On Android smartphone, go to Settings > Wireless & Networks and select Data Usage to check your amount, and turn Set Mobile data Limit on to trigger an alert when you are entering your own specified data limit.

5. Disable auto-updating apps

If you have set the Google Play Store to auto-update apps, even over a data connection, it could cause a huge drain of your data allowance every month without your knowledge.

To check the settings, go to the Play Store and swipe out the left-hand navigation drawer. Tap Settings and you will see Auto-Update Apps at the top. Tap this and ensure that you either have it set to ‘Do not auto-update apps’ or ‘Auto-update apps over Wi-Fi only’. To manage individual apps, go to My Apps, choose an app and then tap the overflow menu to check, or un-check Auto-Update.

6. Share photos, videos and other files via Bluetooth

Thanks to Bluetooth, you can quickly and easily send relatively large files to others in your vicinity without having to use any mobile data. While proximity is one of the limitations of Bluetooth, but this could be a huge data saver when the intended recipient is nearby.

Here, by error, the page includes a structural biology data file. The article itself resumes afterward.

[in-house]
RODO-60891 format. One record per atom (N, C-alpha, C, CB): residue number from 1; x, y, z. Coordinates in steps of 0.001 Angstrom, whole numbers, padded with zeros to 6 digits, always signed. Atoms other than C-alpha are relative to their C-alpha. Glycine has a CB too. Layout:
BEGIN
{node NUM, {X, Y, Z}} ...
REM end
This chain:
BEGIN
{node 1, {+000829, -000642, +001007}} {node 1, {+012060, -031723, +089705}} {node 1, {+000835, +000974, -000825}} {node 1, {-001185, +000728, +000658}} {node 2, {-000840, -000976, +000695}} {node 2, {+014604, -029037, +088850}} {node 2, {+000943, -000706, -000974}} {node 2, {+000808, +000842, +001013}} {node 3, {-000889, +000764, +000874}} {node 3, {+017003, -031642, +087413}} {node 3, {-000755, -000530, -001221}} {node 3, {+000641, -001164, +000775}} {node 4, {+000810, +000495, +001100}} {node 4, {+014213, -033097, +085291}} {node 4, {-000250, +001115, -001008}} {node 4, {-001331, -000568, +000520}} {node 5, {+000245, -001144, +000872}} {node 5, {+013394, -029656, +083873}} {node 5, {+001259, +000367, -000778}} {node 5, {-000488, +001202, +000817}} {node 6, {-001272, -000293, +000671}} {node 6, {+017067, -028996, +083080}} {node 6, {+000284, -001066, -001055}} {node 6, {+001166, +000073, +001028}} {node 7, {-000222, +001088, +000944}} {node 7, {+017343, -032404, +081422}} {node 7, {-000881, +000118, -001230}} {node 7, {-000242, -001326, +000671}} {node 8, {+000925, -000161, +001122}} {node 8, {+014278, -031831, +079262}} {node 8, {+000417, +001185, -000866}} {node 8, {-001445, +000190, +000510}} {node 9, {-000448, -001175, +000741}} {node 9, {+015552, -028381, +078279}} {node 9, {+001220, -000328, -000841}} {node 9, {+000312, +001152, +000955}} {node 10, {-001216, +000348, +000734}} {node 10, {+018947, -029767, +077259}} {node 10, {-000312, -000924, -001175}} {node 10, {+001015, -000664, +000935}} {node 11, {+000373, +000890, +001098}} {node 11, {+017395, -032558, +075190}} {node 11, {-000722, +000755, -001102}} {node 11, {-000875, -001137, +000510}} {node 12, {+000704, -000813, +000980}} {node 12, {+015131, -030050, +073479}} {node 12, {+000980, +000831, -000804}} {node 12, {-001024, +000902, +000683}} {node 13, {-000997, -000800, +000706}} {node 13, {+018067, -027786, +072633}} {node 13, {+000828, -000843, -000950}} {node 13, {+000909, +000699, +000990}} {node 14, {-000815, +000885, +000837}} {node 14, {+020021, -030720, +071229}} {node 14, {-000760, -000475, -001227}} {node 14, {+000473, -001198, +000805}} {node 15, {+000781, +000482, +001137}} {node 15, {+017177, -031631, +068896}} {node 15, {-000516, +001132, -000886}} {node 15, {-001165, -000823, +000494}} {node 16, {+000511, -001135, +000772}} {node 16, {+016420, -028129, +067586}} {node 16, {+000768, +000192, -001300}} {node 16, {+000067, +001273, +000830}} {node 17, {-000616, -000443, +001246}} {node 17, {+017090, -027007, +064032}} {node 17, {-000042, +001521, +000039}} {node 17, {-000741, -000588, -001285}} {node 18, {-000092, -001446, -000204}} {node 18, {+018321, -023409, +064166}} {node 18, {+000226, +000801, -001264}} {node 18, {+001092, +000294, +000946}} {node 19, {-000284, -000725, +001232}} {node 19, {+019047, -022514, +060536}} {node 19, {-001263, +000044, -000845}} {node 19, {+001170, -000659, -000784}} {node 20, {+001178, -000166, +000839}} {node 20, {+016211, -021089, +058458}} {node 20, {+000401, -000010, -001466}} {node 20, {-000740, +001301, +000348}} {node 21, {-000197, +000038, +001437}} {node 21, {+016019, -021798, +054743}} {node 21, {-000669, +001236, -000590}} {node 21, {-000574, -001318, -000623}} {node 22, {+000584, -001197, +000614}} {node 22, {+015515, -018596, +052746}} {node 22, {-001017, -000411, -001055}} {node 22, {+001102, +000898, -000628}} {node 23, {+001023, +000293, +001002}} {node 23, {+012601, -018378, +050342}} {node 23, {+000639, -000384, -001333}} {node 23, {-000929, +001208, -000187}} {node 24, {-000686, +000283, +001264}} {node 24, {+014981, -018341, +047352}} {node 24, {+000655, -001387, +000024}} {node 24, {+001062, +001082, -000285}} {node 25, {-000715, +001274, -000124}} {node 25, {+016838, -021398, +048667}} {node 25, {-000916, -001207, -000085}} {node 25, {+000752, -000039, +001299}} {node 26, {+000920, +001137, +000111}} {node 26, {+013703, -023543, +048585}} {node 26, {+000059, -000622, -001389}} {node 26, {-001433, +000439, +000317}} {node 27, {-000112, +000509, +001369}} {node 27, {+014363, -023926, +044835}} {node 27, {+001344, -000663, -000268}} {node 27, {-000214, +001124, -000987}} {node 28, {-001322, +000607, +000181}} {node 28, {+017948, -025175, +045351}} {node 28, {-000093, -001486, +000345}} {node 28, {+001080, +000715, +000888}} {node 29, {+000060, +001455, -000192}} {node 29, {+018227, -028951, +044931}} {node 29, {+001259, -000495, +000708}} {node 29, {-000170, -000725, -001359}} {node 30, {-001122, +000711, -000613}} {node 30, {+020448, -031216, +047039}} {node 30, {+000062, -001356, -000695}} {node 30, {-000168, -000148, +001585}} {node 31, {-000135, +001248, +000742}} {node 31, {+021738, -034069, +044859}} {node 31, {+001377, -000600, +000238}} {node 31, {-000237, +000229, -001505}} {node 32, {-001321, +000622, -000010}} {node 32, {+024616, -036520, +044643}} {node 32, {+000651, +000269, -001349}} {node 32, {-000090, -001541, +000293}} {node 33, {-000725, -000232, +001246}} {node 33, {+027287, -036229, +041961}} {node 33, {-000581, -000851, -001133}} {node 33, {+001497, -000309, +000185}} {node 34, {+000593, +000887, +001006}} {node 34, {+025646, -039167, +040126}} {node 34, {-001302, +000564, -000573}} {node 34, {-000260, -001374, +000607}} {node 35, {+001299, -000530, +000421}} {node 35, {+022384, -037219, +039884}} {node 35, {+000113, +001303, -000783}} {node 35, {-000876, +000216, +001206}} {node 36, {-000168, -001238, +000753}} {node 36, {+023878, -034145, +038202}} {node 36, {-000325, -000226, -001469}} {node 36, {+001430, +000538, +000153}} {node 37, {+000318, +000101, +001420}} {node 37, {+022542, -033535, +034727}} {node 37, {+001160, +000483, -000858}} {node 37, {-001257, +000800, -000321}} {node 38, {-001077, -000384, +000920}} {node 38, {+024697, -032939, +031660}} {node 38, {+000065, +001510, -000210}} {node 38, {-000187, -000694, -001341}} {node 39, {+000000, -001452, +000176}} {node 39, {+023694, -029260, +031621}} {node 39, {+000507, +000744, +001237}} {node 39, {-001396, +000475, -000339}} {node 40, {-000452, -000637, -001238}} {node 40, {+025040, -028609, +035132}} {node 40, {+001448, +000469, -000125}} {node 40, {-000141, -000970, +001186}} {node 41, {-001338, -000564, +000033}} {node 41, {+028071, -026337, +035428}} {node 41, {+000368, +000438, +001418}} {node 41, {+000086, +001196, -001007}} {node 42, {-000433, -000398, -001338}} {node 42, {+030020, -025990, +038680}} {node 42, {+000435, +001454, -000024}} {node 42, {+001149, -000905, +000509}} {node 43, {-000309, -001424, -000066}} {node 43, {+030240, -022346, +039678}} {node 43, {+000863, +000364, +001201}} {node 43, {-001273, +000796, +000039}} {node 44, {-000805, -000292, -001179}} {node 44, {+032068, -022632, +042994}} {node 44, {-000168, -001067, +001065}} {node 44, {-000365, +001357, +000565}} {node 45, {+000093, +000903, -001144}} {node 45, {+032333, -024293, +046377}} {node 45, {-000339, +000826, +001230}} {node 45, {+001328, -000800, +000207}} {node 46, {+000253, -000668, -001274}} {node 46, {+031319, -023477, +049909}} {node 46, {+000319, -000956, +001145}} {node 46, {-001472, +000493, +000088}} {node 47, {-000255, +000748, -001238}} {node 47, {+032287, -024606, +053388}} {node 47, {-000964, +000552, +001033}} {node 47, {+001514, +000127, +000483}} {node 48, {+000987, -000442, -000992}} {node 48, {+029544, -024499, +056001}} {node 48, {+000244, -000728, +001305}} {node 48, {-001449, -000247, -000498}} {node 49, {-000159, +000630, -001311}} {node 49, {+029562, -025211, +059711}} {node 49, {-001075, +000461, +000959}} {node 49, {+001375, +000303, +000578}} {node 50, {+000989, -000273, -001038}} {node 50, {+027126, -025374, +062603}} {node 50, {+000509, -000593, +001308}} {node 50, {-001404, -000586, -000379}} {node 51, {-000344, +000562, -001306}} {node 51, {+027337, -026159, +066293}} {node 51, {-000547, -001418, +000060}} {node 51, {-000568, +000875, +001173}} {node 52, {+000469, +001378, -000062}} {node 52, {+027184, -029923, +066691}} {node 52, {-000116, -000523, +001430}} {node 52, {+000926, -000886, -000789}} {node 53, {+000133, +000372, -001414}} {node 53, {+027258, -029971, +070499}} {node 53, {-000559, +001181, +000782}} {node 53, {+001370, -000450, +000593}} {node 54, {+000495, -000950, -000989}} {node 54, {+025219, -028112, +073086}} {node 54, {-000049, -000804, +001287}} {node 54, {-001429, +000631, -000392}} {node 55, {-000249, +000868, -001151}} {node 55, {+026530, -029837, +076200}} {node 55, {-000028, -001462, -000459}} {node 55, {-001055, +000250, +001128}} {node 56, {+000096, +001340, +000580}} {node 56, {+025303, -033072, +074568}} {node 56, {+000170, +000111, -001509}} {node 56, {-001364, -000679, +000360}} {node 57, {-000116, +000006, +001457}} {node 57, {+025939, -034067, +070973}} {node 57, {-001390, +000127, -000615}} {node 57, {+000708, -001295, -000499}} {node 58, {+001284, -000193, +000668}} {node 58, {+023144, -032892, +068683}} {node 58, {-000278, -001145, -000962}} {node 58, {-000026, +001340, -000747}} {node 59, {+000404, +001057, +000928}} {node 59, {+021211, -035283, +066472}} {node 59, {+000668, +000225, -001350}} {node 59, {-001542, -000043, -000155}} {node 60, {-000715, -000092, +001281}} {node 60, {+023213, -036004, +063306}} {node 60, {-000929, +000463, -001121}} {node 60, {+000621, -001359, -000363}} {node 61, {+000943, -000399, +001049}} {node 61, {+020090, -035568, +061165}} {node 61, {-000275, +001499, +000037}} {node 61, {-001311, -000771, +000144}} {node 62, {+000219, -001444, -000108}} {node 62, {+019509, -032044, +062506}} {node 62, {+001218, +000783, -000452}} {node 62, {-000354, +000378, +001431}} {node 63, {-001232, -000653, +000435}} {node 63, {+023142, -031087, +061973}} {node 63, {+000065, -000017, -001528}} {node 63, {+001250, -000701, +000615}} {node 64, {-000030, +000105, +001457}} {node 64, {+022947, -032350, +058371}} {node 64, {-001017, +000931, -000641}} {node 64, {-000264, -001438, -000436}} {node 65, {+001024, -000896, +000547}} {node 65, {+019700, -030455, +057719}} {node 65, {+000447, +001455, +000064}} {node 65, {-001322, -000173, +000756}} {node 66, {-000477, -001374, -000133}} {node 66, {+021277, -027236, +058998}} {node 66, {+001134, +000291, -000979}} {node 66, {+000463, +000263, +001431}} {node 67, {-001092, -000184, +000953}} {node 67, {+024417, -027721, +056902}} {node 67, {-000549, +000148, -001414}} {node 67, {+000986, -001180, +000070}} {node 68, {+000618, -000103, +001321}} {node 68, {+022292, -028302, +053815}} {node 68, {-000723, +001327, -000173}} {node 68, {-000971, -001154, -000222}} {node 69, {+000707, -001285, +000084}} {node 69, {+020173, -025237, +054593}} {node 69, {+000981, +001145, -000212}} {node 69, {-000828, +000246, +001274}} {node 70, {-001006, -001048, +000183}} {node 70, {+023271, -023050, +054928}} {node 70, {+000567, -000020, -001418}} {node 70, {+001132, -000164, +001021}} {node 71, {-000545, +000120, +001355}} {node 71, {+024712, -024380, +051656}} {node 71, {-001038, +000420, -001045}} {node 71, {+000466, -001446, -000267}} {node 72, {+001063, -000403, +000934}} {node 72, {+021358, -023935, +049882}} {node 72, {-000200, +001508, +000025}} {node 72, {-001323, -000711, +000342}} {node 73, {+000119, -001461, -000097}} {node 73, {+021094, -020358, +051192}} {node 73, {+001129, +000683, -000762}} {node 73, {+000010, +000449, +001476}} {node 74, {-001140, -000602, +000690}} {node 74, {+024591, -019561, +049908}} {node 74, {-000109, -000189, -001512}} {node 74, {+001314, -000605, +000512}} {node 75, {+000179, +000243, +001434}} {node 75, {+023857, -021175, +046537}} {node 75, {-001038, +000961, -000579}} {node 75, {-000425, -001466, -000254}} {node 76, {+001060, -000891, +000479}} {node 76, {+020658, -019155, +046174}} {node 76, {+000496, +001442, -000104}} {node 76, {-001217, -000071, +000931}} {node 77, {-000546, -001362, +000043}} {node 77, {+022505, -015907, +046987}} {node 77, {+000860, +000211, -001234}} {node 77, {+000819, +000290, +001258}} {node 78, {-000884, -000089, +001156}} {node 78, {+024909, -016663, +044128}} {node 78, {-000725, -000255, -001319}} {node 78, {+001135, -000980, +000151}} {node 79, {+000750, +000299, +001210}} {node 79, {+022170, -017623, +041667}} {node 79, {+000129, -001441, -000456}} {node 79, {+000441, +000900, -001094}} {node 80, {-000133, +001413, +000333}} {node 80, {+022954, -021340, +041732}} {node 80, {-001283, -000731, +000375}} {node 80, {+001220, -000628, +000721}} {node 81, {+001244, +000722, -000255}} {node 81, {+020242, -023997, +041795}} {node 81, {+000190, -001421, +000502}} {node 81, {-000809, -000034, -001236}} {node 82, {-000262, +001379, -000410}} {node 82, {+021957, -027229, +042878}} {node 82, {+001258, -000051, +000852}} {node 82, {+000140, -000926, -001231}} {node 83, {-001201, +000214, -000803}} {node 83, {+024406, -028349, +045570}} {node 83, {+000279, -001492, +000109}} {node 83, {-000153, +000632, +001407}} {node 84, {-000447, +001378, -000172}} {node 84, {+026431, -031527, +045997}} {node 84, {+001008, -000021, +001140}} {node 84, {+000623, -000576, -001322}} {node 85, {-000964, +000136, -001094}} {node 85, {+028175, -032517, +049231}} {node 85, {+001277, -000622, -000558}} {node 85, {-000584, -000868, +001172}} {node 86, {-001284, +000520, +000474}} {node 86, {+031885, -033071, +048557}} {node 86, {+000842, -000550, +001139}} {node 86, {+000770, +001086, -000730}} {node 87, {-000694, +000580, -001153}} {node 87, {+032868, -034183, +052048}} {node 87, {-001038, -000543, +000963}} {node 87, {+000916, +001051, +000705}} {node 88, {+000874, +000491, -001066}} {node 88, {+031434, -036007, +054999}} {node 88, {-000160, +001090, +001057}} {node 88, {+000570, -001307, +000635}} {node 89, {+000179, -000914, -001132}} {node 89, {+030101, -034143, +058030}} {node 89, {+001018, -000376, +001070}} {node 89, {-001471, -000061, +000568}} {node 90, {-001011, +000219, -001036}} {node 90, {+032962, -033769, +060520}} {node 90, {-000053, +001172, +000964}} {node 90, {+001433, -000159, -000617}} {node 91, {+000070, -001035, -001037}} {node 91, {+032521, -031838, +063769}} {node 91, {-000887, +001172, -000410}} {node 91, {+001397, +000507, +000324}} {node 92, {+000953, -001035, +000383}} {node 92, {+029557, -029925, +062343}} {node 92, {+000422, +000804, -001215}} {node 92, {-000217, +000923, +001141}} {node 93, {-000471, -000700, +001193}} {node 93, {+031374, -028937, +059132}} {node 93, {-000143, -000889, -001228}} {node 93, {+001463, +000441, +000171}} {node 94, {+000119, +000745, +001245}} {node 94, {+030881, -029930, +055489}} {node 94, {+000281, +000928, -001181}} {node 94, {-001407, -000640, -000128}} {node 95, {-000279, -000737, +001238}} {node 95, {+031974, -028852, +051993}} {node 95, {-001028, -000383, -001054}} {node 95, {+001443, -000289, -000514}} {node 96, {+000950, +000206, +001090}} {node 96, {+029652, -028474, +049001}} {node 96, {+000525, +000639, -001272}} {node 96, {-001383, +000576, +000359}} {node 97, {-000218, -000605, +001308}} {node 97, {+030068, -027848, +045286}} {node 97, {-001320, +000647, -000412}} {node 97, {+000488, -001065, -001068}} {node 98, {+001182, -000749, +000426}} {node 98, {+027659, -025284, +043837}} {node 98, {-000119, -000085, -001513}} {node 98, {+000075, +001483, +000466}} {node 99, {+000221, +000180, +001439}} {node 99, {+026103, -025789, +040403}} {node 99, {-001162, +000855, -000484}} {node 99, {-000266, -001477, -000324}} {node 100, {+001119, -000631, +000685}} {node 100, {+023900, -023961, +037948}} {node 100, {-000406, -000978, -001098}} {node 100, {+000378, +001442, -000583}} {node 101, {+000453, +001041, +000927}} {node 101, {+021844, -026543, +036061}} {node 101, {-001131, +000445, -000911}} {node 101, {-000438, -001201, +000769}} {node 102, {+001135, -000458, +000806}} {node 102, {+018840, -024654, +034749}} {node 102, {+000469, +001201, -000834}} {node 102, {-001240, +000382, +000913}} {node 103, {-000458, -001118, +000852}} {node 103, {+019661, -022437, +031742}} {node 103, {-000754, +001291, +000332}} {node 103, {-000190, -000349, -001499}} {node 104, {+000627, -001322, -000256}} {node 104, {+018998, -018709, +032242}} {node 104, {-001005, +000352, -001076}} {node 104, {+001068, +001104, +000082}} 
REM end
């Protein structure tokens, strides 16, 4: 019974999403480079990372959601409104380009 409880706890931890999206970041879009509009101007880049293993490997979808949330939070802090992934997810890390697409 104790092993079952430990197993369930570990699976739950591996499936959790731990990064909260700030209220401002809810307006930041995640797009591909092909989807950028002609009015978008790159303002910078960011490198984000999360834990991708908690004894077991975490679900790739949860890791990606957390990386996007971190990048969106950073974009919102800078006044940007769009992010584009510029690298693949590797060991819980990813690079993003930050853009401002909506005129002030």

You must navigate to the item you wish to send via Bluetooth and then hit the share button or select share from the options menu. The way to do it will depend on the item you are sending.

Next, select the Bluetooth icon. If your Bluetooth isn’t enabled, you may be prompted to enable it. Finally, you must select the destination device from a list of nearby Bluetooth-enabled gadgets. Also, note that the destination device must also have Bluetooth enabled, and you must know its name to find it in the list.

7. Don’t upload, download or send pictures or videos